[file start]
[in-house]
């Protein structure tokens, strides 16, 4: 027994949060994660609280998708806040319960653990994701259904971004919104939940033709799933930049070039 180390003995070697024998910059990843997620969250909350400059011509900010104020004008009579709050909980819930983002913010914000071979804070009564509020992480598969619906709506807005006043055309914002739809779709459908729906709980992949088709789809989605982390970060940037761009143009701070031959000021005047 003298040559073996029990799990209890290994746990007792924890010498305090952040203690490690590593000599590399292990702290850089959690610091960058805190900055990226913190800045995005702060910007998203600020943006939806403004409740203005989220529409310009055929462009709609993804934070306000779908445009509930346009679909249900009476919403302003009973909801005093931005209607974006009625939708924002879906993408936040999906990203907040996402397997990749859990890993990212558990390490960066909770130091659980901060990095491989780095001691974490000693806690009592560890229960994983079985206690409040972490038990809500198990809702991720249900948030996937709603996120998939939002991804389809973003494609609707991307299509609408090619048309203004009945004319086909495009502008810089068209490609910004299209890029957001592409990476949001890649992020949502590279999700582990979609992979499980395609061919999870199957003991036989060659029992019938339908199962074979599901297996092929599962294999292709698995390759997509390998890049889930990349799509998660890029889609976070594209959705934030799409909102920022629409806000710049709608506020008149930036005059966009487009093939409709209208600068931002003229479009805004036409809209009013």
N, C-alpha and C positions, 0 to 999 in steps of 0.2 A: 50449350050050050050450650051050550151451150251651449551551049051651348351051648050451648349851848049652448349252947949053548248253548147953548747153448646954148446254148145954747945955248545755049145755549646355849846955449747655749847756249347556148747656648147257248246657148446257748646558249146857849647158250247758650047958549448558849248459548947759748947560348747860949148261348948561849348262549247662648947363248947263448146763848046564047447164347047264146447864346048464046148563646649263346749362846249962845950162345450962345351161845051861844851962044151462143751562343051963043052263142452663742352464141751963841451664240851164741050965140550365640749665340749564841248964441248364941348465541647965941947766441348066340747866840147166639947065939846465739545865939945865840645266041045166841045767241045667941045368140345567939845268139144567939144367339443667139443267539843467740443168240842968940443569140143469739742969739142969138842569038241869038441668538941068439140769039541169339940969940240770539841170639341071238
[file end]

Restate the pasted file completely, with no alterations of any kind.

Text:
[in-house]
């Protein structure tokens, strides 16, 4: 027994949060994660609280998708806040319960653990994701259904971004919104939940033709799933930049070039 180390003995070697024998910059990843997620969250909350400059011509900010104020004008009579709050909980819930983002913010914000071979804070009564509020992480598969619906709506807005006043055309914002739809779709459908729906709980992949088709789809989605982390970060940037761009143009701070031959000021005047 003298040559073996029990799990209890290994746990007792924890010498305090952040203690490690590593000599590399292990702290850089959690610091960058805190900055990226913190800045995005702060910007998203600020943006939806403004409740203005989220529409310009055929462009709609993804934070306000779908445009509930346009679909249900009476919403302003009973909801005093931005209607974006009625939708924002879906993408936040999906990203907040996402397997990749859990890993990212558990390490960066909770130091659980901060990095491989780095001691974490000693806690009592560890229960994983079985206690409040972490038990809500198990809702991720249900948030996937709603996120998939939002991804389809973003494609609707991307299509609408090619048309203004009945004319086909495009502008810089068209490609910004299209890029957001592409990476949001890649992020949502590279999700582990979609992979499980395609061919999870199957003991036989060659029992019938339908199962074979599901297996092929599962294999292709698995390759997509390998890049889930990349799509998660890029889609976070594209959705934030799409909102920022629409806000710049709608506020008149930036005059966009487009093939409709209208600068931002003229479009805004036409809209009013």
N, C-alpha and C positions, 0 to 999 in steps of 0.2 A: 50449350050050050050450650051050550151451150251651449551551049051651348351051648050451648349851848049652448349252947949053548248253548147953548747153448646954148446254148145954747945955248545755049145755549646355849846955449747655749847756249347556148747656648147257248246657148446257748646558249146857849647158250247758650047958549448558849248459548947759748947560348747860949148261348948561849348262549247662648947363248947263448146763848046564047447164347047264146447864346048464046148563646649263346749362846249962845950162345450962345351161845051861844851962044151462143751562343051963043052263142452663742352464141751963841451664240851164741050965140550365640749665340749564841248964441248364941348465541647965941947766441348066340747866840147166639947065939846465739545865939945865840645266041045166841045767241045667941045368140345567939845268139144567939144367339443667139443267539843467740443168240842968940443569140143469739742969739142969138842569038241869038441668538941068439140769039541169339940969940240770539841170639341071238